I spent over 20 day's in the hospital with a sternum to pelvis incision, an ileostomy, transplant to rebuild the vaginal wall and drains and a lot of complications.

      Every surgery is different though. A nurse coming once a day after I went home was not enough. I needed constant care from my family. So talk to your doctor and see if that could be the case for you. Skilled nursing facilities are no fun but are an option if you need that extra care for a little while so you can get strong enough to be home alone.

      Also, if you end up with an Ostomy you will need to practice changing that bandage. Wound care nurses are wonderful and can help a lot with that.

      Good luck! I know it's a big deal to have this surgery. I'm about to head up to take care of my mom who has the same cancer that I do and is going to have her surgery finally. On the bright side, at least I can be a good advocate for her.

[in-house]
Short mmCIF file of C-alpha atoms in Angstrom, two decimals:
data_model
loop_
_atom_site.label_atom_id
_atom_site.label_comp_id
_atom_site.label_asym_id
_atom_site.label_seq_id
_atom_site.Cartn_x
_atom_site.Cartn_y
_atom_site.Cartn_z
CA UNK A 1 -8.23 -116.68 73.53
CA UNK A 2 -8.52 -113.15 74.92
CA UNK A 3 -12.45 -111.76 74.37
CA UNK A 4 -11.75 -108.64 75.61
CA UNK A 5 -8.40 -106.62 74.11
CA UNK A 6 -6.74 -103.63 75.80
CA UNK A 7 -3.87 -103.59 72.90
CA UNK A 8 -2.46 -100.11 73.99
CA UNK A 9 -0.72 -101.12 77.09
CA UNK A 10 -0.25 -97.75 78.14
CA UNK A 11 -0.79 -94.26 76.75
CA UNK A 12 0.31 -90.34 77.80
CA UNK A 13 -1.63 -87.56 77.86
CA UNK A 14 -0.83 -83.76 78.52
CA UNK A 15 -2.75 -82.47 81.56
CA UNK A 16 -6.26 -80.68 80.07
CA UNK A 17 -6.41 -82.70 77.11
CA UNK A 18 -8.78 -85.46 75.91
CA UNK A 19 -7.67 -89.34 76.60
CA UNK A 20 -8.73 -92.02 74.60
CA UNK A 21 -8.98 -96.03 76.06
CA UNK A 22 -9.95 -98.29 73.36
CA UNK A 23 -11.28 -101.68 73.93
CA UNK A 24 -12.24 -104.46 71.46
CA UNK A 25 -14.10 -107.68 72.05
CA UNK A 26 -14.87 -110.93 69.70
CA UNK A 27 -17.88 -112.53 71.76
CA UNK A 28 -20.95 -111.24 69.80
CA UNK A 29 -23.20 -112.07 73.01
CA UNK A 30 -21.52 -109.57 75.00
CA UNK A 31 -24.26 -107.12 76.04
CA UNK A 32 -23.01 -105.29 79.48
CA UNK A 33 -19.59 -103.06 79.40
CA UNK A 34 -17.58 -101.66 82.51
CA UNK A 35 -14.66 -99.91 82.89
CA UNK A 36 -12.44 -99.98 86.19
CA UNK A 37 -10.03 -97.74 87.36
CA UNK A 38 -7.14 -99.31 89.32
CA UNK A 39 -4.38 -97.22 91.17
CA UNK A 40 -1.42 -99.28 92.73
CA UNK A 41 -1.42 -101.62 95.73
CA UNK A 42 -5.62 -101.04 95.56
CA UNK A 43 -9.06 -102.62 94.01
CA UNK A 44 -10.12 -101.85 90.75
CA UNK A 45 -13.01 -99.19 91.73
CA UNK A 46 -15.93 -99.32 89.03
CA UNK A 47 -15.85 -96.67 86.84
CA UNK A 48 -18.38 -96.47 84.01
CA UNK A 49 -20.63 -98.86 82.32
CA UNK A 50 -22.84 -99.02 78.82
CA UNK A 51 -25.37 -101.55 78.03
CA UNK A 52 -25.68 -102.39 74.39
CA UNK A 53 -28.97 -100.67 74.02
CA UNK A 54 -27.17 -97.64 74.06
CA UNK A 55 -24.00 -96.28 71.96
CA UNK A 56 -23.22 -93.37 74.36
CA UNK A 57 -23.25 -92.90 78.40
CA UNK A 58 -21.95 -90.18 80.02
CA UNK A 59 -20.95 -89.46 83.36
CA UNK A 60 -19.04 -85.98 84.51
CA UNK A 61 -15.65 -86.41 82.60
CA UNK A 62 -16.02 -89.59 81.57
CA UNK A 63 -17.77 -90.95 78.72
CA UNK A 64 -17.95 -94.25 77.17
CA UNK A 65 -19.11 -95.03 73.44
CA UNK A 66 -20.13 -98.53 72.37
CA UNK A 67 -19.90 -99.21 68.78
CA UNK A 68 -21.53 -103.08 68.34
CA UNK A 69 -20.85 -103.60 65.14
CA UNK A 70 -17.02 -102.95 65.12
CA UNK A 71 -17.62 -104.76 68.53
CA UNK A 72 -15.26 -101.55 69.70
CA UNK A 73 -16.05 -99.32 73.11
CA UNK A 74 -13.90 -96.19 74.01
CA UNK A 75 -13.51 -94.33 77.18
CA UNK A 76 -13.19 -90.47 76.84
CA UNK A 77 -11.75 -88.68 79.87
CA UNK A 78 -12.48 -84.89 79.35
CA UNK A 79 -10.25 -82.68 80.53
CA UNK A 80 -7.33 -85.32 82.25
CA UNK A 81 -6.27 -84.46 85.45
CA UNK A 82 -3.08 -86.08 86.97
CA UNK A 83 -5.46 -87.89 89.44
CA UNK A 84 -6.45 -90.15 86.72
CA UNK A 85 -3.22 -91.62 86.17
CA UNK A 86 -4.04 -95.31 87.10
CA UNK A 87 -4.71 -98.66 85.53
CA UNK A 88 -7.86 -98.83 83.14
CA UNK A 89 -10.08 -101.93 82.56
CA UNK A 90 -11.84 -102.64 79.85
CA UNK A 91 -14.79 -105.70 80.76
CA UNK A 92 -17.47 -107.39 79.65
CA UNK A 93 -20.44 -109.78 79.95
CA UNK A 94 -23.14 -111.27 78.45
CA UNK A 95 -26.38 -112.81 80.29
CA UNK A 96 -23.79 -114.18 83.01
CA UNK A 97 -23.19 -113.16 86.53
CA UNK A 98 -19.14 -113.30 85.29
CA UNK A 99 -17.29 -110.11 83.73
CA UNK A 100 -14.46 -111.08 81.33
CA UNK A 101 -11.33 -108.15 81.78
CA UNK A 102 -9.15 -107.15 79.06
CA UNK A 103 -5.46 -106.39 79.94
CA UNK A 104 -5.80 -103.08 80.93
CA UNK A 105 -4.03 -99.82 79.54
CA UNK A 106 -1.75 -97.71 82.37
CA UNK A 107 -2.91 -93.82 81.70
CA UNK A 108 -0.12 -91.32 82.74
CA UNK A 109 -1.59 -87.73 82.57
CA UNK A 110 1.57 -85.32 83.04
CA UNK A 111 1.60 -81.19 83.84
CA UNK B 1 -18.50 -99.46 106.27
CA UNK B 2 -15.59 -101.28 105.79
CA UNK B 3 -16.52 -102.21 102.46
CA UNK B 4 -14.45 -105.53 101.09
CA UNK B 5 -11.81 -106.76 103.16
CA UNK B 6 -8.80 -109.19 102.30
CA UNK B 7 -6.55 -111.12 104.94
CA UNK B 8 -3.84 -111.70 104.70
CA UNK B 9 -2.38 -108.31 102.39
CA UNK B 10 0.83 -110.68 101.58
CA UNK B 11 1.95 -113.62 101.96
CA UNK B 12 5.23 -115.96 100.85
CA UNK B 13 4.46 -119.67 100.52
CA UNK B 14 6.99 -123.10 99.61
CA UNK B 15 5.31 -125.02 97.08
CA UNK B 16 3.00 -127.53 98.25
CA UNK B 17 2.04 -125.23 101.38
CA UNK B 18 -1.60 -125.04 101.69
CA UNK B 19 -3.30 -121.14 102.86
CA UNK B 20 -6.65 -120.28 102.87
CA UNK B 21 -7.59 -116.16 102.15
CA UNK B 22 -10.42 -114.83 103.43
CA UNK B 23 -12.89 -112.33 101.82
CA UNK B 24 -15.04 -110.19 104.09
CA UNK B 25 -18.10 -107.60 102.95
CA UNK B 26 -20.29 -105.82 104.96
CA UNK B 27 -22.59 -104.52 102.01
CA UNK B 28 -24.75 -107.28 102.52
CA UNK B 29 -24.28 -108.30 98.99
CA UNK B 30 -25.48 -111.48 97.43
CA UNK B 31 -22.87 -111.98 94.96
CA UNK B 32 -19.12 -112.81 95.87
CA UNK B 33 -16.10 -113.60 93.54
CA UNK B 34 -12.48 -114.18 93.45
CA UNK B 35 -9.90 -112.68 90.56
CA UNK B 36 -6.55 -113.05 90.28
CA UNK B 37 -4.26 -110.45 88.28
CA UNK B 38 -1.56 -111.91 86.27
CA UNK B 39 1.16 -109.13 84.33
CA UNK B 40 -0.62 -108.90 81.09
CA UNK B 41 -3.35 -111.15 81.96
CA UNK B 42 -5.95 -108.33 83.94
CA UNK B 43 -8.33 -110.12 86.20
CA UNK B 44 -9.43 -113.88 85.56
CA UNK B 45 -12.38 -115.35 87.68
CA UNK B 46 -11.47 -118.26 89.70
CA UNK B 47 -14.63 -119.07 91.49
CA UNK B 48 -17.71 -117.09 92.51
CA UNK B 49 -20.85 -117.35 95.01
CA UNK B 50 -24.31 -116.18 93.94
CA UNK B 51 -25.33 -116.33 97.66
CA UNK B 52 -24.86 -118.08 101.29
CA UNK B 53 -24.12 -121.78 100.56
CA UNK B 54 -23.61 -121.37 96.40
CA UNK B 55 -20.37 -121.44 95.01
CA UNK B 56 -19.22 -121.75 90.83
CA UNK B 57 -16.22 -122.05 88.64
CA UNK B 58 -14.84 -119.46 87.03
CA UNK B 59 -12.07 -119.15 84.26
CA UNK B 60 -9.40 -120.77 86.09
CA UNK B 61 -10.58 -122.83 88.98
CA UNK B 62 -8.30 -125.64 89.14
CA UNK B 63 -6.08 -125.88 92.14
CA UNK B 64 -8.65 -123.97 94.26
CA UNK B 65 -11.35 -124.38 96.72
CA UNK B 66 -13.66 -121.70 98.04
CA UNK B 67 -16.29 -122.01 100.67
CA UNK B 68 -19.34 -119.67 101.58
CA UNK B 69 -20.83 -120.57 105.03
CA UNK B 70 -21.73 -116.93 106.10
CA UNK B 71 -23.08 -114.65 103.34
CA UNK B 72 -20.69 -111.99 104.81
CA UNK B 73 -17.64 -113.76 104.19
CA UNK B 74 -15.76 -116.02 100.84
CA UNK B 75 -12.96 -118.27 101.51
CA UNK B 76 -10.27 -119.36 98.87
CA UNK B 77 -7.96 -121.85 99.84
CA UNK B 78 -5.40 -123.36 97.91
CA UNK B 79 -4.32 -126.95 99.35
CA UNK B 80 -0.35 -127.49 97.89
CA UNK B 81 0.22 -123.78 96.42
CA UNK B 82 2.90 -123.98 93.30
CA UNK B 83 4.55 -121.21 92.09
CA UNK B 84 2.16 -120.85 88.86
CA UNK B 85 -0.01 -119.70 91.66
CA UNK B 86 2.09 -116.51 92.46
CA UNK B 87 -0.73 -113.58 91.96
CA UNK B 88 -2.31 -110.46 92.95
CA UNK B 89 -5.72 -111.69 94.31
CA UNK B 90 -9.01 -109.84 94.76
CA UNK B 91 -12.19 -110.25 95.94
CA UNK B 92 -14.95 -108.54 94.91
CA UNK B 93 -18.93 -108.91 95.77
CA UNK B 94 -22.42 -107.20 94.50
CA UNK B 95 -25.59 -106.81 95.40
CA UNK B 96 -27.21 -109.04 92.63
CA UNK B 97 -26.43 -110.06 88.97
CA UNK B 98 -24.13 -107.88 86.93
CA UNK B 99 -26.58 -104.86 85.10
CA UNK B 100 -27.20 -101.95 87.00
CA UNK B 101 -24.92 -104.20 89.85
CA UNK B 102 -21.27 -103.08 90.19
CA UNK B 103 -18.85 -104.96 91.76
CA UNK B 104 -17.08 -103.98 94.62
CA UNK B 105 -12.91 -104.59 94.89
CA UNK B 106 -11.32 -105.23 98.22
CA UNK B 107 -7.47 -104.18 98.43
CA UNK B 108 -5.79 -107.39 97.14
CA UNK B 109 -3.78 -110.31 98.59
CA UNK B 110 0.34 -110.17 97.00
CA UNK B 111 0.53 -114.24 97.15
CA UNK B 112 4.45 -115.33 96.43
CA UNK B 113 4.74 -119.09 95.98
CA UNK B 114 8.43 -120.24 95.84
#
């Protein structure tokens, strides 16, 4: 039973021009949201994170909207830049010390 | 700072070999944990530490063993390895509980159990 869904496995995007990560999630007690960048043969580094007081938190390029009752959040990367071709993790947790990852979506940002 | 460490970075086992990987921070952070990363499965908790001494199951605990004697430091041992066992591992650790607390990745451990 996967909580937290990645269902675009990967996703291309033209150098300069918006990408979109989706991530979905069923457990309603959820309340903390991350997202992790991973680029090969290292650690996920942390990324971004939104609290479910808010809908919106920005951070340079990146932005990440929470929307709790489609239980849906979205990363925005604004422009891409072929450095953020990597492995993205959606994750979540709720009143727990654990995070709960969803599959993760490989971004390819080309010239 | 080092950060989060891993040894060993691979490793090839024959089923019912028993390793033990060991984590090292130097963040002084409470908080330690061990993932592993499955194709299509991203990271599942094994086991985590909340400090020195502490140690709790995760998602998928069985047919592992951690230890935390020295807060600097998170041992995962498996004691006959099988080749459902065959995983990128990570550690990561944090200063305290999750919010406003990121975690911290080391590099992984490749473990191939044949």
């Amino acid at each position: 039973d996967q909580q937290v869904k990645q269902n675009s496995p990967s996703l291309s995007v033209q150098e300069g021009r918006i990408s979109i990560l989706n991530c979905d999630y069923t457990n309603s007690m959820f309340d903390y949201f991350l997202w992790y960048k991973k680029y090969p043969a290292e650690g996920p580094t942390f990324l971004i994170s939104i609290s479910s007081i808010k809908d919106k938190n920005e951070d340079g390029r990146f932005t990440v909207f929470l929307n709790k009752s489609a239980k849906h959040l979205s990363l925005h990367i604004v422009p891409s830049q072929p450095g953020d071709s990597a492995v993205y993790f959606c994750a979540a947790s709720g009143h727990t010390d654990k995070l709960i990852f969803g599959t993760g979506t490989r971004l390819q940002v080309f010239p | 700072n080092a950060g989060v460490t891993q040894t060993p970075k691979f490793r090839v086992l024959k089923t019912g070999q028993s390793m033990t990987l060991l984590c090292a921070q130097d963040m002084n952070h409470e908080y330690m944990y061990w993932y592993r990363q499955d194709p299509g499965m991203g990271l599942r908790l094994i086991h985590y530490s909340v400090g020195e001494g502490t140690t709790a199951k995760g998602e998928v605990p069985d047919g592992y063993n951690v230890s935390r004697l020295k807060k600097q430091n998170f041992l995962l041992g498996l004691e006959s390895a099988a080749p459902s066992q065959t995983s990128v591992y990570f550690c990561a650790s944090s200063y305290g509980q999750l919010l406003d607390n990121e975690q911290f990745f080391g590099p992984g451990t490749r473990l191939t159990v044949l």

I hope you have some folks there at your side. If not, you can always ask questions here if you think they are doing something wrong.

      6 months ago
    • Jayne's Avatar
      Jayne

      I agree with the others who recommend you have some help via a rehab facility following surgery. You may be ok, but it doesn't make sense to take the chance. Also, a trick I learned from my multiple surgeries if you don't have a bed that moves to help you out. Tie something (I used my bathrobe belt) to the end of the bed and use it to help you lift yourself up. Works like a charm if you are coping alone. Getting out of bed sounds easy until you've had abdominal surgery! Best of luck to you and sending healing thoughts your way.

      6 months ago
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    advice4me shared an experience

    Oh No (Just Diagnosed): This is my 2nd primary cancer. I just celebrated 5 yrs in remission for Stage 3 breast cancer and thought I could start doing activities on my "bucket list". Instead, I was diagnosed with a cecal mass that is cancerous. DNA tests showed I have 2 proteins missing that protect against cancer: mlh1, pms2. That may be why I have another primary cancer in addition to my breast cancer.